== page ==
], and filaments [16–18

16. S. Varma, Y.-H. Chen, and H.M. Milchberg, “Trapping and destruction of long range high intensity optical filaments by molecular quantum wakes in air,” Phys. Rev. Lett. 101, 205001 (2008). [CrossRef] [PubMed]

] with additional spatiotemporal phase modulation [19

19. I. V. Fedotov, A. D. Savvin, A. B. Fedotov, and A. M. Zheltikov, “Controlled rotational Raman echo recurrences and modulation of high-intensity ultrashort laser pulses by molecular rotations in the gas phase,” Opt. Lett. 32, 1275–1277 (2007). [CrossRef] [PubMed]

, 20

20. H. Cai, J. Wu, A. Couairon, and H. Zeng, “Spectral modulation of femtosecond laser pulse induced by molecular alignment revivals,” Opt. Lett. 34, 827–829 (2009). [CrossRef] [PubMed]

].

In this paper, we investigate the SC generation by femtosecond filamentation in prealigned diatomic molecules of O2 and N2. Due to the different polarizabilities of O2 and N2, there is a noticeable discrepancy of the spectral UV extension in these two molecular gases. The UV extension of the SC in the spectrum of the probe pulse is mainly attributed to the additional cross-focusing effect resulted from the molecular alignment revivals, and can be manipulated by tuning the relative delay between the pump and probe pulses. The dependences of the SC generation on the pump intensity for molecular alignment and the gas pressure are studied.

2. Experiment setup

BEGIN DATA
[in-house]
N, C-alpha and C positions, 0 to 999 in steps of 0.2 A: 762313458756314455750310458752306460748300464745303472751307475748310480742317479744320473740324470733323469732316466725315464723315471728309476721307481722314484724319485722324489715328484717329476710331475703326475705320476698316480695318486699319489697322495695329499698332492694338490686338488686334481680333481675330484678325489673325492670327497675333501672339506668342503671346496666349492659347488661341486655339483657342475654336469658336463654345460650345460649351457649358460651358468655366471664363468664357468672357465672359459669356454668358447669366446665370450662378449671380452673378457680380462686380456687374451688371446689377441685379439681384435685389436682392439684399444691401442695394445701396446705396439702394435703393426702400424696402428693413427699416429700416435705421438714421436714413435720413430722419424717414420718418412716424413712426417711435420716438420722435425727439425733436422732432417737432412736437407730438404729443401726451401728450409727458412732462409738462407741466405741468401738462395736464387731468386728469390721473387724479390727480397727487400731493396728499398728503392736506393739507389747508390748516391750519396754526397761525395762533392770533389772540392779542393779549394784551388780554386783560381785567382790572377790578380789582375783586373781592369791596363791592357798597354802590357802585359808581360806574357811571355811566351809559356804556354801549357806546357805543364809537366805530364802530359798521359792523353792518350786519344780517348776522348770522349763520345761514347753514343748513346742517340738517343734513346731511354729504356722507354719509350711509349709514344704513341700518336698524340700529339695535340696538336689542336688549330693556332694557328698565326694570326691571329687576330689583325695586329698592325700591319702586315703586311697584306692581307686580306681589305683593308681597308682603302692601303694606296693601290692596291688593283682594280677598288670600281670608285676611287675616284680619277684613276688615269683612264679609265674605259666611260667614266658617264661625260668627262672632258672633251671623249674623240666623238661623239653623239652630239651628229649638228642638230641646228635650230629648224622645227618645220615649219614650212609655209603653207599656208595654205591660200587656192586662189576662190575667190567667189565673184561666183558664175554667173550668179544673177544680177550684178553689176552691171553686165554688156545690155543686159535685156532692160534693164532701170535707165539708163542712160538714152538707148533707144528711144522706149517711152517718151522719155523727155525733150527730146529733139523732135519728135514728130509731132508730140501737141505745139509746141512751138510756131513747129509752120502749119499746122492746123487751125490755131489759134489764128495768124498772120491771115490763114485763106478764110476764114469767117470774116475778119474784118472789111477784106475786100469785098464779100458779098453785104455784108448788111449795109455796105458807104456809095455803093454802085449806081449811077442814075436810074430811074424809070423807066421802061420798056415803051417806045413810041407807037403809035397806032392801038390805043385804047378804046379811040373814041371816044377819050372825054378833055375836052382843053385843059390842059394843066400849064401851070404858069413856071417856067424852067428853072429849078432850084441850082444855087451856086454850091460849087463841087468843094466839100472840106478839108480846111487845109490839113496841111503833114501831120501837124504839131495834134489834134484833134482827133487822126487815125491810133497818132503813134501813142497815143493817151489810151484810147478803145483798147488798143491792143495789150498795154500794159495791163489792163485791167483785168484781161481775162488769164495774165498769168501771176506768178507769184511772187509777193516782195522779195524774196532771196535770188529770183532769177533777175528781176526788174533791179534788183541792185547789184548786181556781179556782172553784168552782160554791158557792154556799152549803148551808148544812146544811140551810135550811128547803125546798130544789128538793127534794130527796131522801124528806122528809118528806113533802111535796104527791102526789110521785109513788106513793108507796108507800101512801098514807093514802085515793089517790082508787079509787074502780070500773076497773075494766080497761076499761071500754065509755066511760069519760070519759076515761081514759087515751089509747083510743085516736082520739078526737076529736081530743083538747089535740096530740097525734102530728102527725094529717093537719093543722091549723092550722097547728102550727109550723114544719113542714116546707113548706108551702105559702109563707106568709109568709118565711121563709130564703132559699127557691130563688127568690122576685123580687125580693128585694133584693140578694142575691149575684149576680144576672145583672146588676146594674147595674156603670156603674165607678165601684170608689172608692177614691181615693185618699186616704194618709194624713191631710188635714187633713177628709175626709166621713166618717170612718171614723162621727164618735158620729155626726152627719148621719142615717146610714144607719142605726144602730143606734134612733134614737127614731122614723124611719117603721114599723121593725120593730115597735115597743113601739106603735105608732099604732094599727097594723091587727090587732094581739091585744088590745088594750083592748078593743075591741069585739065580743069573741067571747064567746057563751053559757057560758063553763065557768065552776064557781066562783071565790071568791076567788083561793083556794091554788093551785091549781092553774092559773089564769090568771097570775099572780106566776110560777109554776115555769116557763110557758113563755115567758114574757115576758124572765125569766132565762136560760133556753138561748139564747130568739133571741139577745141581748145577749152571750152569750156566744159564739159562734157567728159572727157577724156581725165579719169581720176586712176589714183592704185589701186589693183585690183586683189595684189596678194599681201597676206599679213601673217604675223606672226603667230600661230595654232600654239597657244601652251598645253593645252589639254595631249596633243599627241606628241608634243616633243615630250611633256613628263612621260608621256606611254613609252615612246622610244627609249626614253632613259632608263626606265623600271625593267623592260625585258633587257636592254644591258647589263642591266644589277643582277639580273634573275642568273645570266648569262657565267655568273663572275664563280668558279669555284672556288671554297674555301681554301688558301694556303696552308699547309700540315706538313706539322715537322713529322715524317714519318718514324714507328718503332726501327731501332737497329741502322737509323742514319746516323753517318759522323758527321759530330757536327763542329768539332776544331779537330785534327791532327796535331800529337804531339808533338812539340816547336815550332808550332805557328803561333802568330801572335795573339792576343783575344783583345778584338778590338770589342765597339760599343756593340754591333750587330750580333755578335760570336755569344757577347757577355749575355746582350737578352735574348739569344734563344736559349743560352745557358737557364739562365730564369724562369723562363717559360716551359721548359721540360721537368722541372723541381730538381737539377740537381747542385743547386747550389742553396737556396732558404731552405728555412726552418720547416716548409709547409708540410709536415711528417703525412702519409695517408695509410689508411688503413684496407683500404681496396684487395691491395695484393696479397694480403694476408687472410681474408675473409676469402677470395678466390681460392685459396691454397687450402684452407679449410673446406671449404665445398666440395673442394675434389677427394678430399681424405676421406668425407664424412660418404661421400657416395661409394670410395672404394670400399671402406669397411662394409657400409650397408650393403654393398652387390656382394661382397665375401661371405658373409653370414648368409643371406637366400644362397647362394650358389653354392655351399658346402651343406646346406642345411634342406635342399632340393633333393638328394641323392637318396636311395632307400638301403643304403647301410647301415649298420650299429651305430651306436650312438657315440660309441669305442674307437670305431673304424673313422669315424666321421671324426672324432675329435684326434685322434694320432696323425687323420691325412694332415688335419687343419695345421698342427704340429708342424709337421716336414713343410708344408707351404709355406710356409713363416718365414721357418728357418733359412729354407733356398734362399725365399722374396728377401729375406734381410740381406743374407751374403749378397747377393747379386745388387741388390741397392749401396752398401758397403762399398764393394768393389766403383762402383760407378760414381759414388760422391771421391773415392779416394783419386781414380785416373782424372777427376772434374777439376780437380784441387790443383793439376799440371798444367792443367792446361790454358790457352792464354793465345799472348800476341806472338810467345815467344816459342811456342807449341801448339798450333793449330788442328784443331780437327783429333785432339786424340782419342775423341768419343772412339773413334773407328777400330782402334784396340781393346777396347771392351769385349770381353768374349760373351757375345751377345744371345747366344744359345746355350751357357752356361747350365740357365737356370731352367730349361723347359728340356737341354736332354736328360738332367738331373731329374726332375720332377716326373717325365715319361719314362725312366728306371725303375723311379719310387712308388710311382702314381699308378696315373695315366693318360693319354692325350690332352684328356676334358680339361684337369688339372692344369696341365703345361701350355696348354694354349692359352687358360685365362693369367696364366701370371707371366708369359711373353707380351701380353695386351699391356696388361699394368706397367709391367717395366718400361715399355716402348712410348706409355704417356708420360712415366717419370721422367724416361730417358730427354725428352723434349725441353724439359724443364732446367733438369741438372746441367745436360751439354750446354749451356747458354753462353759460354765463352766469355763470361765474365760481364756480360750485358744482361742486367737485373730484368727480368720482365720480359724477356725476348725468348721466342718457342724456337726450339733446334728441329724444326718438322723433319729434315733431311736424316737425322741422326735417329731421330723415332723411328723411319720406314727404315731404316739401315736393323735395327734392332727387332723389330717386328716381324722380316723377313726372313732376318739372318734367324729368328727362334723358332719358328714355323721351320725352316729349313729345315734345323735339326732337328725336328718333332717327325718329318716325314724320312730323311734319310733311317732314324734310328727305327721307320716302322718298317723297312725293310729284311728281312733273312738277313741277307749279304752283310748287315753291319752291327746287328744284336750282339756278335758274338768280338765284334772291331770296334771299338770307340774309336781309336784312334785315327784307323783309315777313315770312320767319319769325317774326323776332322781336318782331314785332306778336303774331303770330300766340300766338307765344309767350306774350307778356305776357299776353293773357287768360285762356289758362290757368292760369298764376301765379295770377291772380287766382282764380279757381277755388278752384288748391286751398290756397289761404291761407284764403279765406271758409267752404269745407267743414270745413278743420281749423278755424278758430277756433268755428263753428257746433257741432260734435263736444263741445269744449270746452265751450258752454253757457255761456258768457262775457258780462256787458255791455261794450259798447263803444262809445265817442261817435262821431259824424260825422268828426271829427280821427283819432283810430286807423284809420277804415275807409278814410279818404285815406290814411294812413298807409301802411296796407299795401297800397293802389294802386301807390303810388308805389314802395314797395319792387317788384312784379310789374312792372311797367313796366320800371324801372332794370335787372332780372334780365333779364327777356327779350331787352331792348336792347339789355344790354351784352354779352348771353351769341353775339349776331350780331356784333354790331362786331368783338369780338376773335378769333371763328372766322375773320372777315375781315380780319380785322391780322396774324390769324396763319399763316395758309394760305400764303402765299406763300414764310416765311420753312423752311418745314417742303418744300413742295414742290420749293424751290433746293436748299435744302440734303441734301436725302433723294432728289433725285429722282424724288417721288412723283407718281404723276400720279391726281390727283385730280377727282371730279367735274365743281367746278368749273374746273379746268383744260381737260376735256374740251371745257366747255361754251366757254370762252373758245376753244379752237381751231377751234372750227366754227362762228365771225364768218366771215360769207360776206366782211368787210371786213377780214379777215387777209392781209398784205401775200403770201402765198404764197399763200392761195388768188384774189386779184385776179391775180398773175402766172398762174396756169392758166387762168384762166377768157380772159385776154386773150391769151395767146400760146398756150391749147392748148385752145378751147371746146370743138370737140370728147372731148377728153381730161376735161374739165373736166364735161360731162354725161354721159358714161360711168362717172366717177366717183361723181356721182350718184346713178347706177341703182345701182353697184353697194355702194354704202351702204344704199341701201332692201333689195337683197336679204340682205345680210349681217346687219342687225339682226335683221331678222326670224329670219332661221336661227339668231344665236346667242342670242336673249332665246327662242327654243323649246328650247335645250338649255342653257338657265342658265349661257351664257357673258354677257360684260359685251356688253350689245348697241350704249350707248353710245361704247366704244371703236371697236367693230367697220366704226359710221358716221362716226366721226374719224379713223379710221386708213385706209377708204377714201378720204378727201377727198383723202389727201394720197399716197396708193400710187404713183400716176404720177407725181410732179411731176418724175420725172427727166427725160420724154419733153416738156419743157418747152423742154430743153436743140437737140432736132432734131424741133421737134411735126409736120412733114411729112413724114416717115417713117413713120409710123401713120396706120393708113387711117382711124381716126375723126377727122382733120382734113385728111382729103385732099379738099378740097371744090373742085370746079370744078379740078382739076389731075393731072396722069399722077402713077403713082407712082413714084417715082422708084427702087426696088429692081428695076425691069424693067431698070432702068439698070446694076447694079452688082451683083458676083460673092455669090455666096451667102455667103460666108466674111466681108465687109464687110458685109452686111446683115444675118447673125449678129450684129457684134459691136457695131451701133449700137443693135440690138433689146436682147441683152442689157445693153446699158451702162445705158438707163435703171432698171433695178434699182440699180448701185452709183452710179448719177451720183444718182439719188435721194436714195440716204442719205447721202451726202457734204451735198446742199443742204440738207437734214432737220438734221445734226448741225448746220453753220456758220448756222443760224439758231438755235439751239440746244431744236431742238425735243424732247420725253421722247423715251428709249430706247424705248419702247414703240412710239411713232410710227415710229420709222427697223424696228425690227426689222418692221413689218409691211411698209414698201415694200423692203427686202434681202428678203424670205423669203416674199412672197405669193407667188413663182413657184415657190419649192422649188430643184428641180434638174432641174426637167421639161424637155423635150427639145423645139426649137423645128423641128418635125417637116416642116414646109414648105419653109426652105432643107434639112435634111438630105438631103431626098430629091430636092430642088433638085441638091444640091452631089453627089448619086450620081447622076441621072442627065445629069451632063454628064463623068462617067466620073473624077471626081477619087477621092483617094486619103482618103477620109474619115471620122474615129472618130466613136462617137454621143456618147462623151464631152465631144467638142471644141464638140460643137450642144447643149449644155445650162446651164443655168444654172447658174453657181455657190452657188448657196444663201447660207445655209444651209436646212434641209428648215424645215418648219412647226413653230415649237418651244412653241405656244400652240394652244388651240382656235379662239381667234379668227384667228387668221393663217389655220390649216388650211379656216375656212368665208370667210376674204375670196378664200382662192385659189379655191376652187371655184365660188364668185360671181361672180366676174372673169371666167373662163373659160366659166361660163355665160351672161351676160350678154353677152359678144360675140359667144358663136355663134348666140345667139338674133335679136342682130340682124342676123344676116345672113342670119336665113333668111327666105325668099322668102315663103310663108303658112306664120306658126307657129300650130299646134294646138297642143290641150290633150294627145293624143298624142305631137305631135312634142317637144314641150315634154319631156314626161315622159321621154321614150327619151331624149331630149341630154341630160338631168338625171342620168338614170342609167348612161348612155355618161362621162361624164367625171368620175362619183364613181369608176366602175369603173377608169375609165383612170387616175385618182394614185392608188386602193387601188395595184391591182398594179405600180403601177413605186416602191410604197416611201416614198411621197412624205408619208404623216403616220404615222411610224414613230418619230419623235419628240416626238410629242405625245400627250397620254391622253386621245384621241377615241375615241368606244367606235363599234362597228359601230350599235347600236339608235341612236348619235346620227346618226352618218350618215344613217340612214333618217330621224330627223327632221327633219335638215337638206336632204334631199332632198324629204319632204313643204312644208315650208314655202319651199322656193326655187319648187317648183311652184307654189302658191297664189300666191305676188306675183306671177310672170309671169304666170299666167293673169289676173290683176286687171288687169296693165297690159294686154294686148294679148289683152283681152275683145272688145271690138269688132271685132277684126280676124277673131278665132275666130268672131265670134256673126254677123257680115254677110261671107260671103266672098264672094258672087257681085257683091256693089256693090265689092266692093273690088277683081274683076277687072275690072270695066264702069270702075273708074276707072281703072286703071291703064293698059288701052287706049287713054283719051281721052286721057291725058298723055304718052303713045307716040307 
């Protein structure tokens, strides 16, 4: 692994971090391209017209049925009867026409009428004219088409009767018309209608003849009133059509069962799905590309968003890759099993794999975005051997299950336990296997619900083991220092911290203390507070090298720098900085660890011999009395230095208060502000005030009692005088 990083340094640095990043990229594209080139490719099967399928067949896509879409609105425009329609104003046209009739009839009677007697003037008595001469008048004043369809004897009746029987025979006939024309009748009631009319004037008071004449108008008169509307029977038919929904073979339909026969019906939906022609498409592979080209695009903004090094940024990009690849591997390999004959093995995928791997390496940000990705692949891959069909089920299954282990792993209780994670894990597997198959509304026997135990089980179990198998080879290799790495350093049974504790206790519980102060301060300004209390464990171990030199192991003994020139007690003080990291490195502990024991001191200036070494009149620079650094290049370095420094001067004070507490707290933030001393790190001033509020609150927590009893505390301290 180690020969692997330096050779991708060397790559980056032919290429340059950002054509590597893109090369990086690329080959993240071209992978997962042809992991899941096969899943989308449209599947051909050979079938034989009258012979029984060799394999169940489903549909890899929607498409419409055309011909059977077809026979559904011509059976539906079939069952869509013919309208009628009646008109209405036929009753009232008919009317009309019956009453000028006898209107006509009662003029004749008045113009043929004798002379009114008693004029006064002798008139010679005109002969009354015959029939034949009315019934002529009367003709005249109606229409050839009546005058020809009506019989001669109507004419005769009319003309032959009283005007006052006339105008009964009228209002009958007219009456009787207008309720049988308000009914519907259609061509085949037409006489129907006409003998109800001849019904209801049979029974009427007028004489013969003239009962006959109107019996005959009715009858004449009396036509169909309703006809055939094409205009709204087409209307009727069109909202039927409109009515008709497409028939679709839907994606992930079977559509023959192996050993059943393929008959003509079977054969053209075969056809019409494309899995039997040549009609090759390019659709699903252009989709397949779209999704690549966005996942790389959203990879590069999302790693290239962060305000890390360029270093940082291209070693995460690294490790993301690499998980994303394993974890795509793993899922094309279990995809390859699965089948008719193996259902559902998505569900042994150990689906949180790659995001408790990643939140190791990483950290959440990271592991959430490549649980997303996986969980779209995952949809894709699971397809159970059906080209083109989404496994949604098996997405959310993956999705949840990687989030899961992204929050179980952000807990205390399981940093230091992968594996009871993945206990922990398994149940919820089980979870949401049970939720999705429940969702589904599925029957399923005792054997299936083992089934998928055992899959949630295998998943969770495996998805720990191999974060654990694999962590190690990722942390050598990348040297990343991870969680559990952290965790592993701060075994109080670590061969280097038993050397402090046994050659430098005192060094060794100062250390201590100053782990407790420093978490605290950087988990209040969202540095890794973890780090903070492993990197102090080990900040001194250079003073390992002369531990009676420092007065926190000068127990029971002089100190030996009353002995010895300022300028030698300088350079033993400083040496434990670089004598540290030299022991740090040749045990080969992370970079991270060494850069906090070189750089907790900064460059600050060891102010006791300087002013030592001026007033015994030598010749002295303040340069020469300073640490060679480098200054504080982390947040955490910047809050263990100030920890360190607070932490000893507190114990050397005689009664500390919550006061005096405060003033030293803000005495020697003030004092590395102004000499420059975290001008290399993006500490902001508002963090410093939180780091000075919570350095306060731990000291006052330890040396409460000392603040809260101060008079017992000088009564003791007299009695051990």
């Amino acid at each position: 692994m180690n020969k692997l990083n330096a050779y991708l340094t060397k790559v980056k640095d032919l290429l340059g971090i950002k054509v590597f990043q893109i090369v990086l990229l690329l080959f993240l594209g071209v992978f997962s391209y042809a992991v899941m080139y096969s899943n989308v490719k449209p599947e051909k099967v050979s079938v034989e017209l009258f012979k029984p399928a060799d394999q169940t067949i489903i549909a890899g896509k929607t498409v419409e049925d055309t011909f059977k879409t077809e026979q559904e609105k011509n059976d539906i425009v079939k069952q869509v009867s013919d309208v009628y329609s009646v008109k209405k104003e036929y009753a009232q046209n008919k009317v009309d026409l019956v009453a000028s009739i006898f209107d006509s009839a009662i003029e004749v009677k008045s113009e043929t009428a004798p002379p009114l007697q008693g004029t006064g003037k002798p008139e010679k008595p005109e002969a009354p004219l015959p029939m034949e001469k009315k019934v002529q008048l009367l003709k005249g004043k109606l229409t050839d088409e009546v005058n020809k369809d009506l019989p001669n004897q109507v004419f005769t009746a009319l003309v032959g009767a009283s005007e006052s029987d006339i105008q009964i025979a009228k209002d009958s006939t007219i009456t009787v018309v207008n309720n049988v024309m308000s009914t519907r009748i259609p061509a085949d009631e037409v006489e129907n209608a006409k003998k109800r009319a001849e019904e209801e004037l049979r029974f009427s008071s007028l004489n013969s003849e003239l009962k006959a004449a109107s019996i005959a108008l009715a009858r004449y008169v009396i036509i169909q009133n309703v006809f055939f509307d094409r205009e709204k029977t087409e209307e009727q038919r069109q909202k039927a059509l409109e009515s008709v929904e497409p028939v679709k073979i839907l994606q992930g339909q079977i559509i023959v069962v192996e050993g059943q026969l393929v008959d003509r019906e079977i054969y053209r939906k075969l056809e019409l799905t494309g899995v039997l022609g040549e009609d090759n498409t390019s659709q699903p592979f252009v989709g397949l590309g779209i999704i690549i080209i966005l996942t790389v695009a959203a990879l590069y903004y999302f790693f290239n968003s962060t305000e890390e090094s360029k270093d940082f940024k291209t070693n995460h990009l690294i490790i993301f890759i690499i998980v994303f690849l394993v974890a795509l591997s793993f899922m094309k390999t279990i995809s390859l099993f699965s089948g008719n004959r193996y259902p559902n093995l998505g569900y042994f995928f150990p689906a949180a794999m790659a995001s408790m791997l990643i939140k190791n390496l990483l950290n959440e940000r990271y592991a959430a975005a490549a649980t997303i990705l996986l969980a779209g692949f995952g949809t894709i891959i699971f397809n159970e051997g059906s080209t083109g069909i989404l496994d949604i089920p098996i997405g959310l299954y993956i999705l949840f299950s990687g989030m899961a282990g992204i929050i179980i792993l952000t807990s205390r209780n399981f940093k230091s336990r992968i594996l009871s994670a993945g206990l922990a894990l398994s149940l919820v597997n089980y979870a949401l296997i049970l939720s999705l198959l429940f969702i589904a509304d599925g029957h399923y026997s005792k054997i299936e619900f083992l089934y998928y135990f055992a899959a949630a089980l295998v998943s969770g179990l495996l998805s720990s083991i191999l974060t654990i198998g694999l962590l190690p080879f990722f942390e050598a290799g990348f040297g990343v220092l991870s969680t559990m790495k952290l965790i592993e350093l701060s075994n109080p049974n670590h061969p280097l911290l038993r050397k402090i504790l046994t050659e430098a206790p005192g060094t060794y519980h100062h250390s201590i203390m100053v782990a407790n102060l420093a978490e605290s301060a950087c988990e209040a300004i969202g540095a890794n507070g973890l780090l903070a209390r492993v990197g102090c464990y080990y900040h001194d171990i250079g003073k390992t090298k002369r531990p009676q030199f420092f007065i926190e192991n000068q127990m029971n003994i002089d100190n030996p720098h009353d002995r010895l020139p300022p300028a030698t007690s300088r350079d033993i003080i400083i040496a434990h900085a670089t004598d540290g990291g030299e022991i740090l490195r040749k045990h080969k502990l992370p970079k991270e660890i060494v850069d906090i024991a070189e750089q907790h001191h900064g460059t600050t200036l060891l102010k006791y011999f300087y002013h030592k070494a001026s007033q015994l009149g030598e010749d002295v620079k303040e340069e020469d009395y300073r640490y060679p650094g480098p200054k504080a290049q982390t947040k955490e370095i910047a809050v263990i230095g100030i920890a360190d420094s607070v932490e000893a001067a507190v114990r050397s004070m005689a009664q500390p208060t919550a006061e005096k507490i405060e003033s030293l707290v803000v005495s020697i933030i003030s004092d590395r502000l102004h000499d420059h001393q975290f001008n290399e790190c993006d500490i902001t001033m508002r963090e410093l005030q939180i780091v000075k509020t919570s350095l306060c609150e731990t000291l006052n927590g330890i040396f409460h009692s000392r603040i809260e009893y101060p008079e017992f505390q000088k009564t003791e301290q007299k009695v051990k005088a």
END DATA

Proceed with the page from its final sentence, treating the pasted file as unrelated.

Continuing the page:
As shown in Fig. 1, our experiments were carried out with a Ti:sapphire amplified laser system (1 kHz, 800 nm, 50 fs). Both the pump and probe pulses with orthogonal polarizations were down-collimated with two separated telescope systems to obtain a large interaction volume, which were re-combined collinearly by using a thin film polarizer (TFP). The delay between the s-polarized pump pulse and the p-polarized probe one was tuned by using a motorizing translation stage in the probe arm. The collinearly recombined pump and probe pulses were then focused by using a lens with a focal length of f=60 cm into a gas cell of 85 cm, which was filled with pure molecules of O2 or N2 with a maximum gas pressure of 2 atm. At the exit of the gas cell, the spectral and spatial profiles of the probe pulse were measured simultaneously by using a photomultiplier (PMT) based spectrometer (SpectraPro 750) and charge-coupled device (CCD) after an a-BBO polarizer (extinction ratio ~ 1:10-6). By using a variable attenuator in the pump arm, the pulse energy of the pump could be adjusted from 0.1 to 0.57 mJ, while the probe one was fixed to 1.5 mJ.